I am trying to figure out a way to write a shell script that lists file names that start and end with certain characters/digit but also contain a certain string in the file.

So say the file name has to start with a digit and end with a character, but that file also has to contain "xyz". How would I work it out so that the result is just the name of the files.

The file names should be looked for in the current directory.

I know how to get them separately but I dont know how to combine the two together to get the proper outcome.

Example: List file names:
-starting with "F" and ending with a digit.
-contains "xyz" within the file.
File1 = "xyz"
File2 = "xYz"
File3 = "xyz"
tile4 = "xyz"
File = "xyz"

Here only File1 and File3 would be listed because they meet the criteria

  • 1
    Can you please add a concrete example showing what you already know and also some sample files and output?
    – Quasímodo
    Oct 8, 2020 at 22:00
  • For example the file has to start with "F" but end with any digit, but the file also has to contain "xyz". Example: File1 = "xyz". File2="xYz". File3="xyz". tile4="xyz". File="xyz". In this case only File1 and File3 will be outputted because they meet the requirements @Quasímodo Oct 8, 2020 at 22:09
  • Hang on. The filenames are File1 File2, etc... and the contents are xyz, correct? Making a list in the form filenames = content is very confusing, but the description seems clear enough. Thanks for the edit.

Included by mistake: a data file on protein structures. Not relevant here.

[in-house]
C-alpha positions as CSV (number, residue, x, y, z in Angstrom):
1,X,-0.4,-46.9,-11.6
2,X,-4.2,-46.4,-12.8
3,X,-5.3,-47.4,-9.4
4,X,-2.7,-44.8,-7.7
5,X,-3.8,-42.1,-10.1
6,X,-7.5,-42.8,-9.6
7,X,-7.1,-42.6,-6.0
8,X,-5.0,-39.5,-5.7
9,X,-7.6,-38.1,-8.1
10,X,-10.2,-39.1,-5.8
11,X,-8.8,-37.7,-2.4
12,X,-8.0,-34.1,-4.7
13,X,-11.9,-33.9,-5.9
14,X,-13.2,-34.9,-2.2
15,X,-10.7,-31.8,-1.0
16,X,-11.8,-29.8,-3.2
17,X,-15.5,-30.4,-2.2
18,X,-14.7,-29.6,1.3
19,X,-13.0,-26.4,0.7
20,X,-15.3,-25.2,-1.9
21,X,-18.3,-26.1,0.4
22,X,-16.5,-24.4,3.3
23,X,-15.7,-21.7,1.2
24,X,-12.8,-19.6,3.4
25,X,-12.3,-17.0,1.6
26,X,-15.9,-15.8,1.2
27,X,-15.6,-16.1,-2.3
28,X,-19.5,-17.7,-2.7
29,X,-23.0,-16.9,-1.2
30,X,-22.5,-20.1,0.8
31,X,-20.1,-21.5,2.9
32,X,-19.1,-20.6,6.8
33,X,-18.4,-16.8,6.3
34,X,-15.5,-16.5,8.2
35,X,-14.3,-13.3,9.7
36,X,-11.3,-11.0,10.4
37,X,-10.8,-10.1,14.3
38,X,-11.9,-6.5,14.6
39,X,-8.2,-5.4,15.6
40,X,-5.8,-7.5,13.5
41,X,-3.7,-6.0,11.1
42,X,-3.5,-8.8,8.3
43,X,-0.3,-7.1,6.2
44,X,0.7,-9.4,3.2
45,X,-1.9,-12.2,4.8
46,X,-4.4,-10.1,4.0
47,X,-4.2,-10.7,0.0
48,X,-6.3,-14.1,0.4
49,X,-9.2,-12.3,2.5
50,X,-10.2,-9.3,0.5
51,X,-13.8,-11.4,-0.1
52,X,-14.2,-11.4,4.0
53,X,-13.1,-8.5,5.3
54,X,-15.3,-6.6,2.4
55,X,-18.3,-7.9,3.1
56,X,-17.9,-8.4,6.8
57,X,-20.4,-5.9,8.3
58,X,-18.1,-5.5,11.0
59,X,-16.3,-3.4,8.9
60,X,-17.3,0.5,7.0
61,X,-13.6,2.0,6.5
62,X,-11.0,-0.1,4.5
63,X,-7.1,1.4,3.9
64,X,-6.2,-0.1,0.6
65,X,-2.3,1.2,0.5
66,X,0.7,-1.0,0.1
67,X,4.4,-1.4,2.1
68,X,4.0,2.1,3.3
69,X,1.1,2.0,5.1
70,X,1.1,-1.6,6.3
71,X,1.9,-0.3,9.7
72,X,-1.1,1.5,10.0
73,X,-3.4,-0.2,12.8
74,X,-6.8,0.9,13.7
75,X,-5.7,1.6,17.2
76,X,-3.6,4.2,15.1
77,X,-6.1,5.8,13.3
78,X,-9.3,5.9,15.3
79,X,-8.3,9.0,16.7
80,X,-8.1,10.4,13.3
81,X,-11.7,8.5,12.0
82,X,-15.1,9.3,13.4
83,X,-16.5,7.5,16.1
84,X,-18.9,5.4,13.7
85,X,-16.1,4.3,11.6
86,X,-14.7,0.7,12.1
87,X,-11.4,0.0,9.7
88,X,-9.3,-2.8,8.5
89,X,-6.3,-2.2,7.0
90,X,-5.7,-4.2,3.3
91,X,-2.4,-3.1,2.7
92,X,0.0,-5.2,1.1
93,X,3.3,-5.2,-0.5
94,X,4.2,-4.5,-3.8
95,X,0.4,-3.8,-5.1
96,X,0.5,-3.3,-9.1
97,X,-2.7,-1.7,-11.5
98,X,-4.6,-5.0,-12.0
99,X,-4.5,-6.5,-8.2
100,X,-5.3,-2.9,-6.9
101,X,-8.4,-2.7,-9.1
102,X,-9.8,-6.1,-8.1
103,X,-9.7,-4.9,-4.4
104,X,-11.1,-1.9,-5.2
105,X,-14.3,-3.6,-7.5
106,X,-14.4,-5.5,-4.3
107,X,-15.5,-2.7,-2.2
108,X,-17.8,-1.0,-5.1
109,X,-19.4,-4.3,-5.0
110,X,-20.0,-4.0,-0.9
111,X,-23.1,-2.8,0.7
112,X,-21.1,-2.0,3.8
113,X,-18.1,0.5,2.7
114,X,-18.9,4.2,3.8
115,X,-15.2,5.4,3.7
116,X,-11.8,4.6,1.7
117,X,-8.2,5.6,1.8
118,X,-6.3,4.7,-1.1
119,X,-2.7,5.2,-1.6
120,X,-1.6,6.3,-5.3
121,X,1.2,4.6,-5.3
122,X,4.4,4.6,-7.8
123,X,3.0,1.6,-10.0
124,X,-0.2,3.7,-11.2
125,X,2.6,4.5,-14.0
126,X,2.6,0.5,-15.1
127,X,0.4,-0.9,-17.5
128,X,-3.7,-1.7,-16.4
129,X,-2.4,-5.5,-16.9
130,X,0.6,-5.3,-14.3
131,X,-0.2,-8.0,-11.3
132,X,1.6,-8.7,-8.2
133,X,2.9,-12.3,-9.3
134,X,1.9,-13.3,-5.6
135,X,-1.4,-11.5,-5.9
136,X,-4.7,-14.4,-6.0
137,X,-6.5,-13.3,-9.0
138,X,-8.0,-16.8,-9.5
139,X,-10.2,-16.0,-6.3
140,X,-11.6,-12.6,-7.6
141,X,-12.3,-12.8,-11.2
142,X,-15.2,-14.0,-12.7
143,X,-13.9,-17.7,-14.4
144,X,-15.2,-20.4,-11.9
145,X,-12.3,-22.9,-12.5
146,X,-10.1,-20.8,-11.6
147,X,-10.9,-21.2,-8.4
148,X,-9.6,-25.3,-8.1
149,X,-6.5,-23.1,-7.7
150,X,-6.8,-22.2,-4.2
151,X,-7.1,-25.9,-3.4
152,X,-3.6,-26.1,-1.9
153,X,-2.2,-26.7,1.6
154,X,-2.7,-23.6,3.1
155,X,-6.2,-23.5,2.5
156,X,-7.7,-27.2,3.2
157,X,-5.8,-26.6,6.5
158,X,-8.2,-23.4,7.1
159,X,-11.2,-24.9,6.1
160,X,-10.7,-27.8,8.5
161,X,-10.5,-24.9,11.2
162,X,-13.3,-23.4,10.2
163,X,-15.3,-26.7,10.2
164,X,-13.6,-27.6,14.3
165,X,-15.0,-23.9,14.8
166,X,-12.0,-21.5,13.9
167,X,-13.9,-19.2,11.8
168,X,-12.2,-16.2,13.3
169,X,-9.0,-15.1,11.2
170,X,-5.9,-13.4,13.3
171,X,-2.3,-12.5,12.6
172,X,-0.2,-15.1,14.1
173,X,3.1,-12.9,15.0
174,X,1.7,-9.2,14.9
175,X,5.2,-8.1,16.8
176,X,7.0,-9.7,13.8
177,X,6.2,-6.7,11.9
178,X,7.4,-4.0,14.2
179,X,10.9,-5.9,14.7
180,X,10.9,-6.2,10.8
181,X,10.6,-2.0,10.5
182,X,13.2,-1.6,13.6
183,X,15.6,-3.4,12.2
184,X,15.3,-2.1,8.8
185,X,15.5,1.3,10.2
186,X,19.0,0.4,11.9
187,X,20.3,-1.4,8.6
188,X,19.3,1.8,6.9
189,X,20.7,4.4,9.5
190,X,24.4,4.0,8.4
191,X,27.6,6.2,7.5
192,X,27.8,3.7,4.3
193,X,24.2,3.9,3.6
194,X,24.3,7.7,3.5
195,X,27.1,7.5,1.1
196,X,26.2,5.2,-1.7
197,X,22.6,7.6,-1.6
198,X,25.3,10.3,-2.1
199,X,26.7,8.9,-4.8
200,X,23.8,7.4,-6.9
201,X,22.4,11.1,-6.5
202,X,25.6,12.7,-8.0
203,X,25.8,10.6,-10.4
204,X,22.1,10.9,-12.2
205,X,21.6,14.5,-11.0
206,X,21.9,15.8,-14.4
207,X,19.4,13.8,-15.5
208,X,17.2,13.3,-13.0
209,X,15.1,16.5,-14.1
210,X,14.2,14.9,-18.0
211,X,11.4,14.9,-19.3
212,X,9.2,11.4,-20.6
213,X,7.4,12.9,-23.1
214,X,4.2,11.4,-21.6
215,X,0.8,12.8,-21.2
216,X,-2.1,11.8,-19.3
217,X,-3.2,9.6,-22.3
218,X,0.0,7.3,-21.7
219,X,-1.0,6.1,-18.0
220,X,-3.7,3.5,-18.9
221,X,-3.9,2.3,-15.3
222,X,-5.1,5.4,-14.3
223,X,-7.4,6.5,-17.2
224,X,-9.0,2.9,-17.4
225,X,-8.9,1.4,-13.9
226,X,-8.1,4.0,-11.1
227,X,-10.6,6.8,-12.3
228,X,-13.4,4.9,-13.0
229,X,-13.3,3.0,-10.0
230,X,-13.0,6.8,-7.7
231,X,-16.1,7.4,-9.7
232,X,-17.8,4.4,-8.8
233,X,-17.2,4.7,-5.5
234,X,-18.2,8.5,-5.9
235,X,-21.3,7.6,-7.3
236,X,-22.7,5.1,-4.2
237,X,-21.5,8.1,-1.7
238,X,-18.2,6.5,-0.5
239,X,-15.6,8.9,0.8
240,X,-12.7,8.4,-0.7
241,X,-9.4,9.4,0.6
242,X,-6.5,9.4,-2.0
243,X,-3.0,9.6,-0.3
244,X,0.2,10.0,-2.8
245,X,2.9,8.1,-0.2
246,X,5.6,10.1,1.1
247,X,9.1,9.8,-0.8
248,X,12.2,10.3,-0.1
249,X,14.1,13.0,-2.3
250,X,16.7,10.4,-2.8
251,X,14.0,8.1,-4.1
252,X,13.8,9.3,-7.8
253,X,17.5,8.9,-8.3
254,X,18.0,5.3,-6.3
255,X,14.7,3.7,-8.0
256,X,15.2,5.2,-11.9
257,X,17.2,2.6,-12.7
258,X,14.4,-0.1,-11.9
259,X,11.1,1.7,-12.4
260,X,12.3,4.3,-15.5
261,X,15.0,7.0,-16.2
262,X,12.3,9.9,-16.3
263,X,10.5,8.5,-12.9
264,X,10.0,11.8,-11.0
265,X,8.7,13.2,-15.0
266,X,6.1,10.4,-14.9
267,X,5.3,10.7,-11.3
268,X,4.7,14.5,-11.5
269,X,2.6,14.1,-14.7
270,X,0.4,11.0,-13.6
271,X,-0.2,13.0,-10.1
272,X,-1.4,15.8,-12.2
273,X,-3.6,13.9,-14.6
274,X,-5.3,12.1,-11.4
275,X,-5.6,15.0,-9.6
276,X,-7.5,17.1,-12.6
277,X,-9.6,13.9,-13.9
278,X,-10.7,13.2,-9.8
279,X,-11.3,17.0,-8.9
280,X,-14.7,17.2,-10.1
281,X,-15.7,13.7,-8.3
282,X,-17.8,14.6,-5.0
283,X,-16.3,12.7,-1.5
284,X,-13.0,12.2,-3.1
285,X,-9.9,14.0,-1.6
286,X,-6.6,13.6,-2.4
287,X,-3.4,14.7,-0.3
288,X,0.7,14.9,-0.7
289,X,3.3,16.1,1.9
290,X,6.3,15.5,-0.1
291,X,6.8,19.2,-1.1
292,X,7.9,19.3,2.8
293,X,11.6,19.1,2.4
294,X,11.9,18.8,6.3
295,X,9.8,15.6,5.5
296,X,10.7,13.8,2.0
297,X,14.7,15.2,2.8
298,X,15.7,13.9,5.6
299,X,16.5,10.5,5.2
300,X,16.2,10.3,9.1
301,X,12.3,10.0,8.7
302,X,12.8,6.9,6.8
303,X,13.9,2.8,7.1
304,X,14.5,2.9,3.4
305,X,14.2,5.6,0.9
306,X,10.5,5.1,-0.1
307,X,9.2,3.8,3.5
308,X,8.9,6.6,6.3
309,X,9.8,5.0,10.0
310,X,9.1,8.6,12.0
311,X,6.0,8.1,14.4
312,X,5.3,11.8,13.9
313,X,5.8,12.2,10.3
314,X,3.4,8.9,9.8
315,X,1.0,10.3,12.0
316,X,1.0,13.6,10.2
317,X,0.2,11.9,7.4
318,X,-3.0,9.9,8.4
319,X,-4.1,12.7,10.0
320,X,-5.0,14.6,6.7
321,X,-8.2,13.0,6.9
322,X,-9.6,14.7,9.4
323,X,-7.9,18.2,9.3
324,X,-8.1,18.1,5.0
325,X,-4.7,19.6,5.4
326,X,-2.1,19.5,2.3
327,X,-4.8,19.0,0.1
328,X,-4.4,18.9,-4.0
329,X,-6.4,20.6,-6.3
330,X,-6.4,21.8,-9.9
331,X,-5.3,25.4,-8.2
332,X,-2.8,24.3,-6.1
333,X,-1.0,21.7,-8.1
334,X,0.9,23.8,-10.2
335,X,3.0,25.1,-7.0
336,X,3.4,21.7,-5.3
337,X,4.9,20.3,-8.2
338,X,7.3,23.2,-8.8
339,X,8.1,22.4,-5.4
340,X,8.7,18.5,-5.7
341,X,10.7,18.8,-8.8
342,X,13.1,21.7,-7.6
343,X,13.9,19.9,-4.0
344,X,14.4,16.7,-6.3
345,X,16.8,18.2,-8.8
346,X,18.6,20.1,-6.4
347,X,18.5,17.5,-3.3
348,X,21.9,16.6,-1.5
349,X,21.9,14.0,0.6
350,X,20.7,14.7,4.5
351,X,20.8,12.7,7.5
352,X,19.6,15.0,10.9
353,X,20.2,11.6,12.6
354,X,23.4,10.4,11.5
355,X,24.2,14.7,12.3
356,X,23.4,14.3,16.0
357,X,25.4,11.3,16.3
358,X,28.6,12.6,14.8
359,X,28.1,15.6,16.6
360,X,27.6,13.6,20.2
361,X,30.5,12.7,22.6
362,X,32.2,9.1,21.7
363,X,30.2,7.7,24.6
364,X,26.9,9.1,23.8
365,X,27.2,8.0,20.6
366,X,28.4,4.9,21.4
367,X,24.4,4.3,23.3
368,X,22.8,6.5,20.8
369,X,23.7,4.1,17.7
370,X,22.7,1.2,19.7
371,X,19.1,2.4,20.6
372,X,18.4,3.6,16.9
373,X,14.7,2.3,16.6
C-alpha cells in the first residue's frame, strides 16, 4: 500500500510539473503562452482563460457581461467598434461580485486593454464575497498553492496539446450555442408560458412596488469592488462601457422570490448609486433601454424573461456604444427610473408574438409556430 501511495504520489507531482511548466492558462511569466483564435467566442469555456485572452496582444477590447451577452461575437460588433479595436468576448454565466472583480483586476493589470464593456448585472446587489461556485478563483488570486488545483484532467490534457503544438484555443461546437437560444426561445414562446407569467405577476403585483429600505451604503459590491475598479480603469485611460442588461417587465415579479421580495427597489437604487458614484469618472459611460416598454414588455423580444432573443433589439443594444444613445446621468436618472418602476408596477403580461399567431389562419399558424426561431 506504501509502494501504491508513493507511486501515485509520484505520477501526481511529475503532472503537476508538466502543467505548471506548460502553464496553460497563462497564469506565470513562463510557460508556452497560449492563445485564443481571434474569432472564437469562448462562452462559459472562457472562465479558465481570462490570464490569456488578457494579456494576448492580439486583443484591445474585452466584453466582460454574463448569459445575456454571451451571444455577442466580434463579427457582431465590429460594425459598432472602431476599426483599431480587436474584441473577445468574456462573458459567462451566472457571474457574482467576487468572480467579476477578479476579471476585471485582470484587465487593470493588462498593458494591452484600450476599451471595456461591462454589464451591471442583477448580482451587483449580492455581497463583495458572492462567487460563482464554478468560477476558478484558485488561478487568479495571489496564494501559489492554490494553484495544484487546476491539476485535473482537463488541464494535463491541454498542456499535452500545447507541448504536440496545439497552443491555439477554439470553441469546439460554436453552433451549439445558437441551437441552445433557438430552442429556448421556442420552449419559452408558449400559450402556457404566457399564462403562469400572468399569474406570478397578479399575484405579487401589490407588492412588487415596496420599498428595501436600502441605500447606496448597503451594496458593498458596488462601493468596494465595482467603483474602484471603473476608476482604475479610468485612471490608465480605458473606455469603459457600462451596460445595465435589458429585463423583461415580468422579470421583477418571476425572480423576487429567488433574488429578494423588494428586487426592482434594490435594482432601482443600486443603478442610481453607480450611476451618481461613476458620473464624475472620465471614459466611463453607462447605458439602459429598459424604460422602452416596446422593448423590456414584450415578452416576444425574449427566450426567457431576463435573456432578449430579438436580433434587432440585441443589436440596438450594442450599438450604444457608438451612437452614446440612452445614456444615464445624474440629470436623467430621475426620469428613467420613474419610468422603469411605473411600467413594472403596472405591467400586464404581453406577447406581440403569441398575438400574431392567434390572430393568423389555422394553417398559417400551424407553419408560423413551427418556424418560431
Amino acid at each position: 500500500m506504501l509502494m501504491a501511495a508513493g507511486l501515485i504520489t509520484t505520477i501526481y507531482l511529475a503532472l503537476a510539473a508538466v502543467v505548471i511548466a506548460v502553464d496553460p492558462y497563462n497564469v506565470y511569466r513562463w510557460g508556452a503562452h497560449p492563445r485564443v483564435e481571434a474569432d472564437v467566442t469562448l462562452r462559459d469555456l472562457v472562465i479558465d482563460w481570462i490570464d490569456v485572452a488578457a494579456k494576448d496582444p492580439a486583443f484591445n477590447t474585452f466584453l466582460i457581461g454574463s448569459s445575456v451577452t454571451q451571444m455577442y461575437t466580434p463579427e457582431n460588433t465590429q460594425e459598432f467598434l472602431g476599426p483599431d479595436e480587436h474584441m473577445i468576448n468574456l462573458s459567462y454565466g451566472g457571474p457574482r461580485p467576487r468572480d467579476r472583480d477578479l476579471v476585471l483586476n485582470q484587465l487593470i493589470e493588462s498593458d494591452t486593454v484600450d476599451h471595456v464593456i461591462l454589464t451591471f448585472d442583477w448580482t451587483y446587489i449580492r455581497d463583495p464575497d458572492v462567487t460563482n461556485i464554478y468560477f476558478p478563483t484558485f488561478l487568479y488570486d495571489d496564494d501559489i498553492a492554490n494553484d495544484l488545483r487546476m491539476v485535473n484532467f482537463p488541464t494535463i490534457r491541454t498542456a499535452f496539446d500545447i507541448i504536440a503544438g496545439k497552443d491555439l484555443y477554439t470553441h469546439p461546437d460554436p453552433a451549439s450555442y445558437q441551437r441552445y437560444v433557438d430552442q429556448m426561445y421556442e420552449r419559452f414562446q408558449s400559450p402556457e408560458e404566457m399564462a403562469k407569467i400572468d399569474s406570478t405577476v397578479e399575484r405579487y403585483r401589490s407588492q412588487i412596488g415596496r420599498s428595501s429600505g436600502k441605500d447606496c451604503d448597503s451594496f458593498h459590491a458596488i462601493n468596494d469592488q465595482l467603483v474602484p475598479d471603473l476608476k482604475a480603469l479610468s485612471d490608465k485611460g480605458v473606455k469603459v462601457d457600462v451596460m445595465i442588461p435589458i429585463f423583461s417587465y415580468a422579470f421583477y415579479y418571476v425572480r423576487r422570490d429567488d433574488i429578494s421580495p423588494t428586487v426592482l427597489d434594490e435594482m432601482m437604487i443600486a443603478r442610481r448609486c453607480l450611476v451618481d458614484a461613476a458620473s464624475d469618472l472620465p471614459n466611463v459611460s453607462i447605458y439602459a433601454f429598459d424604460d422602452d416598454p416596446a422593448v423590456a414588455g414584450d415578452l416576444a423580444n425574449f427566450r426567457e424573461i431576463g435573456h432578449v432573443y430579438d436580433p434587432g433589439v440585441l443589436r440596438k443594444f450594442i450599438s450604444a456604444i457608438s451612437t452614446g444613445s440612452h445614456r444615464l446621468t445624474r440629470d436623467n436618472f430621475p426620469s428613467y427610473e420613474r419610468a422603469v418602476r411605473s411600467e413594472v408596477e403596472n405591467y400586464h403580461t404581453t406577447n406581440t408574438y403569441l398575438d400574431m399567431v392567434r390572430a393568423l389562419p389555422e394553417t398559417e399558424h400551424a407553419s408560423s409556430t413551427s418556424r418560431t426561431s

– Quasímodo
    Oct 8, 2020 at 22:24

2 Answers 2

grep -l 'xyz' F*[0-9]

looks for xyz in every file whose name starts with "F" and ends with a digit. The -l swtich makes Grep suppress the matching lines and only report the matching files.

  • Thanks for your help, sorry about the confusion. Oct 9, 2020 at 0:37
find . -name "F*[[:digit:]]" | while read line; do 
    grep -q xyz $line 
    if [ $? -eq 0 ]; then 
        echo $line 
    fi;  done

The above code will find files in the current directory that starts with F and ends with a digit. It will then loop over each file that passes the find criterion, and each iteration will perform grep in the file to find the string xyz. The grep output is not printed out because of -q. It will then check the error status of the grep command. If there was a match in the file, grep returns 0, so the echo $line will be executed. Here, $line refers to the file that was found from the find command that has been piped into the while part. If grep returned no match, it will return 1, so echo $line will not be run.

  • 2
    Find will look in subdirectories too. The variables should be quoted and this will unfortunately fail for weird file names. Better to use -exec if really going this route.
    – Quasímodo
    Oct 8, 2020 at 22:35

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